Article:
CHARLOTTESVILLE — The Eastern Hancock School Board is set to take an up-or-down vote Monday on whether the district will retain its balanced school calendar for the 2013-14 year.
EH joined the other county districts when it began using the new calendar last August. However, while other districts in the county adopted a balanced calendar for two school years, EH approved the plan only for 2012-13.
Under a balanced calendar, the year is broken into four, evenly spaced nine-week grading periods. The calendar starts school two weeks earlier in the summer and allows a two-week break in the fall; one at the holidays; and another in the spring.
Superintendent Randy Harris originally brought the issue to the board in December and recommended the measure again last month, but board members asked to continue the decision amid concerns the new calendar didn’t mesh with the EH district’s unique needs. The Indiana State Fair, for example, overlapped with the first days of school last summer, and students who participated in 4-H activities at the fair had conflicts. The school excused absences, and students made up the school work.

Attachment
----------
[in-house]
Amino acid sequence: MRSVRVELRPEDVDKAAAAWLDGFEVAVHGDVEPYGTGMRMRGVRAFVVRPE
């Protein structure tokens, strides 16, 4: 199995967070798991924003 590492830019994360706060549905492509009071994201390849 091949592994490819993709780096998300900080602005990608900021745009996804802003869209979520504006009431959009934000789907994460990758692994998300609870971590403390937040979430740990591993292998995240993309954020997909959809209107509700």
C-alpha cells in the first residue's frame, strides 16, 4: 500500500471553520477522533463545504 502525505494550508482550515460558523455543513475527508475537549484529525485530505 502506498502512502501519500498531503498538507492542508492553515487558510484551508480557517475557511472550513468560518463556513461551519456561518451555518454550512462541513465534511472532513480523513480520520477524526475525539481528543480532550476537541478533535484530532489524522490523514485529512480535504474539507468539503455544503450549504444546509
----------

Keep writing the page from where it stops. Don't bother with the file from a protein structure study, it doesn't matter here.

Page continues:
Some board members last month said they needed more time to consider the matter.
Though Jim Jackson said Thursday he was “encouraged” by the results of a recent repeat survey on the calendar, it was still too early to comment fully on how he might vote.
“We’ve had an additional survey done, and we’ll be examining that and a few different options and have a good discussion,” Jackson said. “It’s going to be an interesting meeting.”
Board president Scott Petry said he thinks the balanced
calendar is “heading in the right direction.”
Petry said the majority of those recently surveyed seemed to be in favor of a balanced calendar, and additionally, the district’s teachers were behind the plan.
“It’s very important to me that the teachers are refreshed and as ready to teach as the students are refreshed and ready to learn,” he said.
“It’s important to remember that our teachers are under contract for 186 days per year, and it doesn’t matter when those days fall. It’s still 186 days,” he said.
Petry also suggested it would be beneficial to give the plan at least a two-year run in order to establish a valid baseline for comparisons and analysis in the future should the district wish to revert to a standard calendar or explore other options.
A proposed draft calendar EH board members might consider puts the start of school on July 31. School would end on May 30, with a fall break occurring from Oct. 7 through 18 and spring break running from March 17 through March 28.